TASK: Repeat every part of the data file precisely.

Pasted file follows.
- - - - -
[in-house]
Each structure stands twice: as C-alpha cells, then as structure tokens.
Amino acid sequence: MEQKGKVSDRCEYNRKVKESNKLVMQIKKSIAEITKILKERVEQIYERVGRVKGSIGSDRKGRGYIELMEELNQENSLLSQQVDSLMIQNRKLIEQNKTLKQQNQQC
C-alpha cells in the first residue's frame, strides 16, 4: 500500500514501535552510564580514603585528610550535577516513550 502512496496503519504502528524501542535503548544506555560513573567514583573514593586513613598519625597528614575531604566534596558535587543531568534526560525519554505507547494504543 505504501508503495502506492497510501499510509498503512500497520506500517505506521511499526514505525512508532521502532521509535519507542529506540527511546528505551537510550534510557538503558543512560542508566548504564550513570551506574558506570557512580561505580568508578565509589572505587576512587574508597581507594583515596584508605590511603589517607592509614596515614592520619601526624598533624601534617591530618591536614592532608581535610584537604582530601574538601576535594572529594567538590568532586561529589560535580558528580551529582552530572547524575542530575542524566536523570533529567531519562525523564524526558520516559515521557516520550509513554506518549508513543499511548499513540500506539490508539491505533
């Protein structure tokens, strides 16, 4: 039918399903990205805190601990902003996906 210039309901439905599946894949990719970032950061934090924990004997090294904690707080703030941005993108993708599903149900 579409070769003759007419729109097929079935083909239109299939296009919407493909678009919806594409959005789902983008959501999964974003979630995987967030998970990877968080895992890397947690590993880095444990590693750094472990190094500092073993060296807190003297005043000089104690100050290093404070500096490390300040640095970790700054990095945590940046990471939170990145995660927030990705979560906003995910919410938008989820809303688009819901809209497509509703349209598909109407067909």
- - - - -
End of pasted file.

[in-house]
Each structure stands twice: as C-alpha cells, then as structure tokens.
Amino acid sequence: MEQKGKVSDRCEYNRKVKESNKLVMQIKKSIAEITKILKERVEQIYERVGRVKGSIGSDRKGRGYIELMEELNQENSLLSQQVDSLMIQNRKLIEQNKTLKQQNQQC
C-alpha cells in the first residue's frame, strides 16, 4: 500500500514501535552510564580514603585528610550535577516513550 502512496496503519504502528524501542535503548544506555560513573567514583573514593586513613598519625597528614575531604566534596558535587543531568534526560525519554505507547494504543 505504501508503495502506492497510501499510509498503512500497520506500517505506521511499526514505525512508532521502532521509535519507542529506540527511546528505551537510550534510557538503558543512560542508566548504564550513570551506574558506570557512580561505580568508578565509589572505587576512587574508597581507594583515596584508605590511603589517607592509614596515614592520619601526624598533624601534617591530618591536614592532608581535610584537604582530601574538601576535594572529594567538590568532586561529589560535580558528580551529582552530572547524575542530575542524566536523570533529567531519562525523564524526558520516559515521557516520550509513554506518549508513543499511548499513540500506539490508539491505533
């Protein structure tokens, strides 16, 4: 039918399903990205805190601990902003996906 210039309901439905599946894949990719970032950061934090924990004997090294904690707080703030941005993108993708599903149900 579409070769003759007419729109097929079935083909239109299939296009919407493909678009919806594409959005789902983008959501999964974003979630995987967030998970990877968080895992890397947690590993880095444990590693750094472990190094500092073993060296807190003297005043000089104690100050290093404070500096490390300040640095970790700054990095945590940046990471939170990145995660927030990705979560906003995910919410938008989820809303688009819901809209497509509703349209598909109407067909």